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Which Used Mercedes Is the Most Reliable?

Some people, when they’re looking for reliable used luxury, go for simpler classic models. However, it’s perfectly possible to find modern luxury cars that aren’t prone to breakdowns. And that even applies to German marques like BMW and Mercedes. Although some of Mercedes-Benz’s cars haven’t scored well in reliability ranks, there are others which have.

While it’s possible to find vintage Mercedes-Benz models at reasonable prices, that might understandably be a little old for some buyers. The average used car in the US is about 12 years old. Therefore, we’ve looked at Mercedes built from 2008 onwards in our reliability consideration.

The Mercedes W211-W213 E-Class

The Mercedes-Benz E-Class has arguably had reliability built-in from the beginning. The first E-Class, the 1986-1995 W124, makes for an excellent affordable classic luxury car. And while the newest models do offer tons of features, buying used doesn’t mean you’re exactly missing out.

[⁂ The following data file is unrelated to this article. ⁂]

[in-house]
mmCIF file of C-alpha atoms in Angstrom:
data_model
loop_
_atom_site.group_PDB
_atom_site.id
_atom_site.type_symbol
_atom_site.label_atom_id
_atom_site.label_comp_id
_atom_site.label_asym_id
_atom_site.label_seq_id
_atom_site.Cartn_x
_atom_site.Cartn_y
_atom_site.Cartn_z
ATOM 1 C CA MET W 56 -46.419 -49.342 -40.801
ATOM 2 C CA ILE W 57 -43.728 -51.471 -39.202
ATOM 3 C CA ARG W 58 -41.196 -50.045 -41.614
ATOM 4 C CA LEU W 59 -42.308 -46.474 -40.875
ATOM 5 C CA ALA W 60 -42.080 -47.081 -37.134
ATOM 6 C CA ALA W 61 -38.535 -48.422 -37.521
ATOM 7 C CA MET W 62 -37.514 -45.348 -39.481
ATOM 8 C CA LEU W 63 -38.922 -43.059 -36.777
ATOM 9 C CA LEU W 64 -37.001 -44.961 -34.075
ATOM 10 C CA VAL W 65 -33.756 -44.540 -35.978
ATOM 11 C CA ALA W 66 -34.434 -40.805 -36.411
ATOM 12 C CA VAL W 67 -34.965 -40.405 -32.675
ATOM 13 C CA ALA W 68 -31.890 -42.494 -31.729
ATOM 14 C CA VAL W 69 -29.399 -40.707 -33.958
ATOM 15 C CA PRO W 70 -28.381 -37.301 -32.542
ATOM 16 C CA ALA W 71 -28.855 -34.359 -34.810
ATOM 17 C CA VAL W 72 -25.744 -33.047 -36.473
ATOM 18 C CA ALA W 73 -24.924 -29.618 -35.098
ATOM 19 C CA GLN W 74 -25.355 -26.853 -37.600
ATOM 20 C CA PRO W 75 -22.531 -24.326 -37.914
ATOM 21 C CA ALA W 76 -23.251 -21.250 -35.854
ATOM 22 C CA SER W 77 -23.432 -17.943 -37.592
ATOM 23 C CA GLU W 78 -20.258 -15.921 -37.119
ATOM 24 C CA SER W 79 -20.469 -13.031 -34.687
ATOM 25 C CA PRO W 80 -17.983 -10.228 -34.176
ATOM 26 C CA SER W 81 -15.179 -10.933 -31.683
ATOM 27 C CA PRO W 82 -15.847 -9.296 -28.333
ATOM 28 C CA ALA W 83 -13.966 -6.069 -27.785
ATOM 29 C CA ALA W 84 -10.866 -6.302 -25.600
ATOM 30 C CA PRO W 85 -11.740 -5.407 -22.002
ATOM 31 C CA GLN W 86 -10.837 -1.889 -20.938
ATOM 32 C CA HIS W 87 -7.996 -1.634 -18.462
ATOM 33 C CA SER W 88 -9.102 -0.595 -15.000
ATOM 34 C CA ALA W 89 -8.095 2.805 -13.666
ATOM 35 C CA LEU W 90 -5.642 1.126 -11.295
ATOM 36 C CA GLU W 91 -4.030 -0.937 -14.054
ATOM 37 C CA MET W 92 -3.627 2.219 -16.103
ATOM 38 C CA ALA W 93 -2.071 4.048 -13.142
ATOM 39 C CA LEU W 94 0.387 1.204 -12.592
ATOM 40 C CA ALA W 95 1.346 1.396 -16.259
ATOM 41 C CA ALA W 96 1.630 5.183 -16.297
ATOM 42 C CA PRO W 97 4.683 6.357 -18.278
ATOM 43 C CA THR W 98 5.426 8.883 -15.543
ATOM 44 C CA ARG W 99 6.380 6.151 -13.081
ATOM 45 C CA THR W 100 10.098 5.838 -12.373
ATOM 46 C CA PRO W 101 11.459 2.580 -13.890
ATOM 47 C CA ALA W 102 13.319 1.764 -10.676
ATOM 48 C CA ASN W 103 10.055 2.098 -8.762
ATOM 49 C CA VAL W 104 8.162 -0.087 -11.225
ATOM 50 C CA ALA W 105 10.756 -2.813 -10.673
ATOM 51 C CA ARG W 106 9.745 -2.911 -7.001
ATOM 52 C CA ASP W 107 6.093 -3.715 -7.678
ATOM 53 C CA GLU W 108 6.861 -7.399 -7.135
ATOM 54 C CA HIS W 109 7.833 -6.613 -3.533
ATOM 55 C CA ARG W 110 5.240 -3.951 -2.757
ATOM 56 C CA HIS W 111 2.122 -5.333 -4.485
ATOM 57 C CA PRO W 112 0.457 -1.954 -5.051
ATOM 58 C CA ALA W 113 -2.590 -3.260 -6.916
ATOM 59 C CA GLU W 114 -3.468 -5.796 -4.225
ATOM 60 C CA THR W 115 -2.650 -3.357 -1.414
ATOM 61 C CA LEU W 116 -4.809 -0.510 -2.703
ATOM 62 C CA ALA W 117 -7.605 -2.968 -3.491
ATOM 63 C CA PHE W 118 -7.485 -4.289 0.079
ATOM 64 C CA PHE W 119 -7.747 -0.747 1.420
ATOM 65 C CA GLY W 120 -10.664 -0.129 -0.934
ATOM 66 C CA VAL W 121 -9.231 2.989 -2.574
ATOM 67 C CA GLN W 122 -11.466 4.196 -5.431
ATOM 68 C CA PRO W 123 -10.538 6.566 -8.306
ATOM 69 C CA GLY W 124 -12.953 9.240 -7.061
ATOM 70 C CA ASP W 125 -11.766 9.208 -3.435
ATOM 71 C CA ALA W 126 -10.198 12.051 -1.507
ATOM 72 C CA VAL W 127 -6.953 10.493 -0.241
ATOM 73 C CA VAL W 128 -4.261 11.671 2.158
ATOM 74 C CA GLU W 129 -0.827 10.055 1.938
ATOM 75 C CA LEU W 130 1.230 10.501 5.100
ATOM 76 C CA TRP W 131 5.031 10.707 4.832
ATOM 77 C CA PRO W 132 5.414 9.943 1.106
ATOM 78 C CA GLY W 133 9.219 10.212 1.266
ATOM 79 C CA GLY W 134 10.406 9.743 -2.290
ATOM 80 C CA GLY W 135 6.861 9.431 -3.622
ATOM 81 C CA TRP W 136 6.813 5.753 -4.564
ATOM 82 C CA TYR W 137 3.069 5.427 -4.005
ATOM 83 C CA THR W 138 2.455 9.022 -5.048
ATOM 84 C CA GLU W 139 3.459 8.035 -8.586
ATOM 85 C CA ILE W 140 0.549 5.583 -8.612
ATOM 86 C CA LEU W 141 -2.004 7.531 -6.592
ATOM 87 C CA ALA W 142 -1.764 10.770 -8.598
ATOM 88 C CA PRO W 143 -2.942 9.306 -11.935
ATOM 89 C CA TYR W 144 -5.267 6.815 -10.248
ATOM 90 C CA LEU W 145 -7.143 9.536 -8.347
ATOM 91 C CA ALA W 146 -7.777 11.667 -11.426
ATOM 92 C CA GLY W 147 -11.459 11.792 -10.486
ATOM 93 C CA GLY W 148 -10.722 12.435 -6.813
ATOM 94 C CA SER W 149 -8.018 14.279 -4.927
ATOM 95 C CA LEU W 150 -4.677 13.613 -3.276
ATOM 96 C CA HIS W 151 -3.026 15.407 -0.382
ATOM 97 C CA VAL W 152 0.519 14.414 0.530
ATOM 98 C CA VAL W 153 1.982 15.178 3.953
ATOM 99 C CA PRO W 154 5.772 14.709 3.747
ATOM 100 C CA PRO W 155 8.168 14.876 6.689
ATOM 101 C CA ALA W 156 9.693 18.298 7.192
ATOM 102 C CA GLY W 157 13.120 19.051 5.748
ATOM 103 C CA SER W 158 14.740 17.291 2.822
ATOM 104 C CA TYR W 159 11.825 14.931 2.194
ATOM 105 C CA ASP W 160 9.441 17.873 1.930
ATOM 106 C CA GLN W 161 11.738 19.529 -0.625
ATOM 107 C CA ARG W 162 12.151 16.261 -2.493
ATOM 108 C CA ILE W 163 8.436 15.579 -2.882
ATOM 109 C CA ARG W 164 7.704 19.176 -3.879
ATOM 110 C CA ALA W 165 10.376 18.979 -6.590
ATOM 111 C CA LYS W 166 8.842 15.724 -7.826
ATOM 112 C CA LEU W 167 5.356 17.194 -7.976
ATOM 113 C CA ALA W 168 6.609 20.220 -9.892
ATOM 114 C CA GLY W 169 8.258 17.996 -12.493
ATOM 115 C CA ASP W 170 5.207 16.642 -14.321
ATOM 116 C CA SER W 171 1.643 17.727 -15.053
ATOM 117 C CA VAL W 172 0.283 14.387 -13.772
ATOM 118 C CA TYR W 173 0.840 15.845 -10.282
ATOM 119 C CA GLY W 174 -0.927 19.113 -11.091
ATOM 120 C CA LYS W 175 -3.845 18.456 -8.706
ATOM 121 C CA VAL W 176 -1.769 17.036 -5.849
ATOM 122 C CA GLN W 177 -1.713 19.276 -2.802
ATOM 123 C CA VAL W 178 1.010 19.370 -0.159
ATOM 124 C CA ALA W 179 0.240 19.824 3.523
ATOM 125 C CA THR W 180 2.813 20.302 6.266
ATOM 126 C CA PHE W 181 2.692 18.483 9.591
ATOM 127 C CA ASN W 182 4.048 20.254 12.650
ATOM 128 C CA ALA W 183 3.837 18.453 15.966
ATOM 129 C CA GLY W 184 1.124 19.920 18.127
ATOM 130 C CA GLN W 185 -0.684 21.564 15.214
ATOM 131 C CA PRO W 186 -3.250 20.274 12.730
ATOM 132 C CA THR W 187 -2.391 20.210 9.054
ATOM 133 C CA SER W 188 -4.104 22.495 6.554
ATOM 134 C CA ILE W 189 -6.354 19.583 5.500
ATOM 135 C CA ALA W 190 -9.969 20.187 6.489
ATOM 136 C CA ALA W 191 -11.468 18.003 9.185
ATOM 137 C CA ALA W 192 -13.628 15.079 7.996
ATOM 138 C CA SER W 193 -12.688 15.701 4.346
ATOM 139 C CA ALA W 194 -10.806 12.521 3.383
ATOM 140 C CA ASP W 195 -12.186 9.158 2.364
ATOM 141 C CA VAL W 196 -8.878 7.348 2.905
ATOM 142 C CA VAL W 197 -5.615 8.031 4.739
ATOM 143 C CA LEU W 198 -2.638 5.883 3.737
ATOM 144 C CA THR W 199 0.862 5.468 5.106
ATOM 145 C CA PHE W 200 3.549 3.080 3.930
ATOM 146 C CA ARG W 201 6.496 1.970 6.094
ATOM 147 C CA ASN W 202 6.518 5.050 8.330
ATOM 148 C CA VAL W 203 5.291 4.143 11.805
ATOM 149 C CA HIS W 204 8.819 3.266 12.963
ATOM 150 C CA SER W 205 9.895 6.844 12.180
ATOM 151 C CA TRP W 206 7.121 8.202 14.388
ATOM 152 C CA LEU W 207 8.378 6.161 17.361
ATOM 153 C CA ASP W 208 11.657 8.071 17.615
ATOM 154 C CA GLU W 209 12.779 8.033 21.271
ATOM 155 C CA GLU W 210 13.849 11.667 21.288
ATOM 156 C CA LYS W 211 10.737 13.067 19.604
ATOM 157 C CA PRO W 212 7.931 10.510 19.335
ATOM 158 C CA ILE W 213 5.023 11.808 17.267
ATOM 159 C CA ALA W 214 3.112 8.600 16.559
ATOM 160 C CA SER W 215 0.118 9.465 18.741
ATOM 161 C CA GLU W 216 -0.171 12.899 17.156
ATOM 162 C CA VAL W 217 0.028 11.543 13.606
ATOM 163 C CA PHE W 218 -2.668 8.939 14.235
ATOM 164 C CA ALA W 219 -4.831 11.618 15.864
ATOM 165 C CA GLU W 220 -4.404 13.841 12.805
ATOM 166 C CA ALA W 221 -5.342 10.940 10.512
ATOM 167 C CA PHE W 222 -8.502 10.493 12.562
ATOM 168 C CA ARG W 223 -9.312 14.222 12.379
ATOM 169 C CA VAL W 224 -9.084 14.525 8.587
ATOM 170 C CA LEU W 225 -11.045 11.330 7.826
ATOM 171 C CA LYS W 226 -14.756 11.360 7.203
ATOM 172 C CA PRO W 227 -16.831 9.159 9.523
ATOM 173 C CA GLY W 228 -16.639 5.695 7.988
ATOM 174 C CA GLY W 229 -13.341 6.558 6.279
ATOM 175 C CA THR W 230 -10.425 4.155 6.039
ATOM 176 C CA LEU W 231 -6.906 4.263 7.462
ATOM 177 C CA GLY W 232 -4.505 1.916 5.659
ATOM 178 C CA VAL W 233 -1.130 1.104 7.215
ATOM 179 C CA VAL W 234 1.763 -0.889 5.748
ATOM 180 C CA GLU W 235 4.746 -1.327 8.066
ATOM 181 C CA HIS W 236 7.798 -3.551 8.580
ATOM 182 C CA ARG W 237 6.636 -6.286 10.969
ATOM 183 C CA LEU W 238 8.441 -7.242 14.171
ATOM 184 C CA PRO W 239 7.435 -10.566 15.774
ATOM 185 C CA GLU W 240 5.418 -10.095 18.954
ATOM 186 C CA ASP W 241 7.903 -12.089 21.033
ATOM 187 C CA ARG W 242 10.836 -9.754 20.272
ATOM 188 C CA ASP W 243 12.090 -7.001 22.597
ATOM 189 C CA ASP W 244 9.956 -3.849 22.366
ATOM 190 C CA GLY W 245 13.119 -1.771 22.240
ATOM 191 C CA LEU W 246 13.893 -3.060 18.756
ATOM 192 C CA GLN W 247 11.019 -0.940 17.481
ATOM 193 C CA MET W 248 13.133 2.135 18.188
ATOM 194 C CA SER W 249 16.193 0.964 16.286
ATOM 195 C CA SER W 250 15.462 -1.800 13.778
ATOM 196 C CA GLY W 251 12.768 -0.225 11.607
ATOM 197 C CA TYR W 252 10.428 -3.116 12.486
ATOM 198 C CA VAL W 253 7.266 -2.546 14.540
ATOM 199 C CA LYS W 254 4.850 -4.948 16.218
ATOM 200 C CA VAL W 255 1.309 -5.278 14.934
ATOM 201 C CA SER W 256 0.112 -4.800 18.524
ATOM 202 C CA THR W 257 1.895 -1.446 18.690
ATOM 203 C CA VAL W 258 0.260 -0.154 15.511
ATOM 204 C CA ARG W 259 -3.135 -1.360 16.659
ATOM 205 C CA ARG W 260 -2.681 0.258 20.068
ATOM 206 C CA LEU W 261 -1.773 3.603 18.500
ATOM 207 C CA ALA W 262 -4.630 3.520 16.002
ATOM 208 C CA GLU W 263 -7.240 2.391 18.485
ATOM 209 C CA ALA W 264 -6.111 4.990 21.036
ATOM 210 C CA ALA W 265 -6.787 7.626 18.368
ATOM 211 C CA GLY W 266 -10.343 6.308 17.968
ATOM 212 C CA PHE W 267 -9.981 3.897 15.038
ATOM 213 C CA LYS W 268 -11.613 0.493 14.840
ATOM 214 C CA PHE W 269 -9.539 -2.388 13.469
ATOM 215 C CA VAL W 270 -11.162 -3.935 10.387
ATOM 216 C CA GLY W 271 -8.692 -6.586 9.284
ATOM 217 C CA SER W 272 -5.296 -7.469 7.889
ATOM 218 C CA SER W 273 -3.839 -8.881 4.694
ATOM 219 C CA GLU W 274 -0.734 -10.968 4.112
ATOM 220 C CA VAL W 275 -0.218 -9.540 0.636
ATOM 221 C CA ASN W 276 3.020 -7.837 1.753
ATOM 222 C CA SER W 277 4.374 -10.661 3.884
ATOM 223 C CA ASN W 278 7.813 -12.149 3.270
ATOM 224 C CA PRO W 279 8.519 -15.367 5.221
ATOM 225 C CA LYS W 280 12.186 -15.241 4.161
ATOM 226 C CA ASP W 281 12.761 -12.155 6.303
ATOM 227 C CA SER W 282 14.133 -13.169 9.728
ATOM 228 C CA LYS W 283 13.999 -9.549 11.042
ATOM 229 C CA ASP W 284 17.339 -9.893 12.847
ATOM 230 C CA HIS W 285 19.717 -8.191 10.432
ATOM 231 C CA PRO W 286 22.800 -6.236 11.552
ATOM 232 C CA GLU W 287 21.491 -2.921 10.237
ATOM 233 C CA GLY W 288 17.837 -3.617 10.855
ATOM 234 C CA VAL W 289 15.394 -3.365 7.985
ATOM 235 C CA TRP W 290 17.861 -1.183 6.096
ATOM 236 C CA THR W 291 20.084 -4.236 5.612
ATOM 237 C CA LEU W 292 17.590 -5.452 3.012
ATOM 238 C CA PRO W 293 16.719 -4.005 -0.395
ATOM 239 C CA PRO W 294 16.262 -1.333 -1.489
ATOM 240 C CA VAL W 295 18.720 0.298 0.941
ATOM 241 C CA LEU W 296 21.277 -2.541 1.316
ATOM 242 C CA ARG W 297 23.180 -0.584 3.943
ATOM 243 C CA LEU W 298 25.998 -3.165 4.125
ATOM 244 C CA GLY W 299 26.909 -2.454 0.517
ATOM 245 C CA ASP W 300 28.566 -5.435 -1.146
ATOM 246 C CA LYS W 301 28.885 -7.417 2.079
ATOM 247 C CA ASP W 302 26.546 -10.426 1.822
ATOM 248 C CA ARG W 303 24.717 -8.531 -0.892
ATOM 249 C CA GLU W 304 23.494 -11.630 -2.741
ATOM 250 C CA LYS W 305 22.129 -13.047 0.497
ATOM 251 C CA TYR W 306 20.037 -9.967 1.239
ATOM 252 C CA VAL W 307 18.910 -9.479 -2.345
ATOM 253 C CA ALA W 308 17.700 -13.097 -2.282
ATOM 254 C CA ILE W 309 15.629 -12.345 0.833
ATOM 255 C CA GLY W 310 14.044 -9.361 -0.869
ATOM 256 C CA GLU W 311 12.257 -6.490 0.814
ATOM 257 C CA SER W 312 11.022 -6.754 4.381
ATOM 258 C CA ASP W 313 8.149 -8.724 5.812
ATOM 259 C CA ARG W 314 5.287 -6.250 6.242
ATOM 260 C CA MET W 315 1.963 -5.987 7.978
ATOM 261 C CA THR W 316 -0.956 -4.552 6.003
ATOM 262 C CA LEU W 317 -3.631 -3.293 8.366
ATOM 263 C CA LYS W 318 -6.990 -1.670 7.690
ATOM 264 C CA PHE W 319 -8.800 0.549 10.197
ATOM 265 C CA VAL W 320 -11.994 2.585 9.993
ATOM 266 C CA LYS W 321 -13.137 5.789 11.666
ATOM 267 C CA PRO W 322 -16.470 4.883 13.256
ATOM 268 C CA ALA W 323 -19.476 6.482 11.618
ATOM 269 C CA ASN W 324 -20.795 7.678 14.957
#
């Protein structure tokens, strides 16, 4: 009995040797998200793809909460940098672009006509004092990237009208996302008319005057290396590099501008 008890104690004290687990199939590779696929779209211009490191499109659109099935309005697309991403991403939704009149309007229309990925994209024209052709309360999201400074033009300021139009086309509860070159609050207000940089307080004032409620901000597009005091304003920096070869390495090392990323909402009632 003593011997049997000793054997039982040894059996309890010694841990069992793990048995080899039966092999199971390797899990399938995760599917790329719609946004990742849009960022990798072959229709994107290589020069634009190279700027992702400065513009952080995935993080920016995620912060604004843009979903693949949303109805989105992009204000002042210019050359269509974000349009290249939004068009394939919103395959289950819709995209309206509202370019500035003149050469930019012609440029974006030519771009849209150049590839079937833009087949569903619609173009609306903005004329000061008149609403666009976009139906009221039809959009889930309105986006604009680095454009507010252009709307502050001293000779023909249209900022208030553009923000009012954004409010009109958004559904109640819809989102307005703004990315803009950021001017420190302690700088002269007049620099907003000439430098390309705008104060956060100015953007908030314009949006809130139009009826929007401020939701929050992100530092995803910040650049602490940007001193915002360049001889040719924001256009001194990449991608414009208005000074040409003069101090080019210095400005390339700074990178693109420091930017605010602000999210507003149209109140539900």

Silver 2006 Mercedes-Benz E-Class sedan driving down a road lined with palm trees
2006 Mercedes-Benz E-Class sedan | Mercedes-Benz

2008 marks the penultimate year of the W211 Mercedes E-Class, which bowed out after 2009. Both Road & Track and US News recommend the W211, the latter doing so because of the car’s “sterling reputation” for reliability and luxury.

Early Mercedes W211 E-Class models did have some quality issues, CarComplaints and The Sunday Times reports. However, post-2006-facelift models were significantly better. Plus, the W211-gen also includes the 469-hp E55 AMG, formerly the world’s fastest production sedan.

Burgundy-red 2010 Mercedes-Benz E-Class sedan driving down a curving road
2010 Mercedes-Benz E-Class sedan | Mercedes-Benz

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While early W211s were problematic, the 2010-2016 W212 Mercedes E-Class was decidedly less so. Overall, this generation ranks above-average in Consumer Reports’ reliability scoring. Mercedes Enthusiast Network claims it’s arguably as well-built as the W124-gen models. And in terms of luxury features, it has quite a lot to offer, Car and Driver reports. Mercedes-Benz offered the W212 with a rearview camera, stability and traction control, and even automatic braking, Autotrader reports.